This past week, President Xi Jingping opened the 22nd APEC summit in Beijing, hoping to “inject new vitality into Asia-Pacific development,” according to an APEC news release.
Monumental deals have been discussed as the event has unfolded in the past week. Some of the world’s largest leaders, the United States and China, have hacked out plans to work together on implementing new policies to reduce pollution. With growing unrest in China over smothering air pollution problems and environmentalist groups breathing down Obama’s neck, the world was still surprised at the momentous pact that “almost wasn’t,” according to Politico.
As Xi’s interests expand far beyond the United States, he relentlessly makes an effort to gain a developmental foothold in Latin America.
Wednesday of this past week, Peruvian President Ollanta Humala moved forward with a memorandum signing off further trilateral relations with China and Brasil.
At the summit, trilateral relations between the three countries were discussed, but in specific, the constructing of a transcontinental railway between Peru and Brasil. This railway would be sponsored and funded by Chinese enterprises.
Peru already has a completed transoceanic highway within the country; the development of a new transcontinental railroad is a bit curious. The 3,400 mile transoceanic highway from Peru to Brasil opened up trade and new markets between the two countries, but at great environmental costs as the building of the highway passed through the Peruvian and Brasilian Amazonian region, angering environmentalists and indigenous groups.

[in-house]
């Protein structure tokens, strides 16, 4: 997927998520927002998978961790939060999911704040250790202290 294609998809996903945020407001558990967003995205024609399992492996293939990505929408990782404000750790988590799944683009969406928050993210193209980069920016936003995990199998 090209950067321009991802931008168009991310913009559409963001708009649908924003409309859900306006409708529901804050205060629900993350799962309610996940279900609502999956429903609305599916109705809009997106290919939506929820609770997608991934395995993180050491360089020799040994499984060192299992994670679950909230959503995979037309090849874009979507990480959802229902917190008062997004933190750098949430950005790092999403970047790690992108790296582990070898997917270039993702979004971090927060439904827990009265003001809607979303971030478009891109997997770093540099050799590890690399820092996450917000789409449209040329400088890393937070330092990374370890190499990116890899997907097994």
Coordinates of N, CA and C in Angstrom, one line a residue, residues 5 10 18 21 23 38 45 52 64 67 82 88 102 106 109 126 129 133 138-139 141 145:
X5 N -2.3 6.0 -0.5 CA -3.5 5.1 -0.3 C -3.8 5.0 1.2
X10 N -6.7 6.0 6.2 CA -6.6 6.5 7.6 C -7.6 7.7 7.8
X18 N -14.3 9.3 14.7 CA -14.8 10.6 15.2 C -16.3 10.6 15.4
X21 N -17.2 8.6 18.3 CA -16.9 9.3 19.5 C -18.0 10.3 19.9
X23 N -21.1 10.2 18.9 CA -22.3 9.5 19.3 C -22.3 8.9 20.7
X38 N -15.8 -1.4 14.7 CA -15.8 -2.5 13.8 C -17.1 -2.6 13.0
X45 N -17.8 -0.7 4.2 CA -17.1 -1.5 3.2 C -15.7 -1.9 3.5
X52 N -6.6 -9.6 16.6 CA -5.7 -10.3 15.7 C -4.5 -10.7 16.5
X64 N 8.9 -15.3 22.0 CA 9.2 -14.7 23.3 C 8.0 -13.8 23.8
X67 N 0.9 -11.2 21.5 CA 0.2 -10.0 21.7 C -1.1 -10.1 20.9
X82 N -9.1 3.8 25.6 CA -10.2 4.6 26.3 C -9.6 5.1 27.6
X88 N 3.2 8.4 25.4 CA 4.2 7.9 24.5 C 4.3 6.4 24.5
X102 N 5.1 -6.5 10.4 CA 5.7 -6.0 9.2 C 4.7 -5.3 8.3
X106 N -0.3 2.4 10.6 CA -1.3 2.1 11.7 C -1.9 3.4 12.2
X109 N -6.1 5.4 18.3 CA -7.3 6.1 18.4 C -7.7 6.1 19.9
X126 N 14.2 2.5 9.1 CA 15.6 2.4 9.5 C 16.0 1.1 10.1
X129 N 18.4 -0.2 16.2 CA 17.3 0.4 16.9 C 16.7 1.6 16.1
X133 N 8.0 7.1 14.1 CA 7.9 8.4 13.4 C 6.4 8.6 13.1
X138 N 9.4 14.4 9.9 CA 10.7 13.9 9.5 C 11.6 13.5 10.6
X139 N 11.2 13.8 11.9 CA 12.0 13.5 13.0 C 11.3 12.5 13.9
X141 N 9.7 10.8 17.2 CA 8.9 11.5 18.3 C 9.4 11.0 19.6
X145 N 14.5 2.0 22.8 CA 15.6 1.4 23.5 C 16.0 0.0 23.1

The Chinese sponsored railway proposal would serve the purpose of commodity based freight trains, opening the two markets up to each other, but also integrating the Chinese market into the mix.
“It’s similar to what China is doing in Africa,” he said. “Helping to improve the infrastructure of the domestic economies in Latin America increases the potential market for goods and services coming out of China,” according to China Daily.
Almost 21 times the figure from 2000, in the last year, trade between China and Latin America reached $261 billion.
Former Chinese ambassador to Brasil and Argentina, Shen Yun’ao, expressed the relevance and importance of Latin America and its raw natural resources; ore, grain and meat. The construction of the proposed 1,630 km railway train will make the flow of these goods more efficient.
“Brazilian officials have long expressed their wish to see Chinese rail companies get more involved in the nation’s infrastructure program, highlighting the competitiveness and experience of China, home of the world’s largest rail network,” China Daily.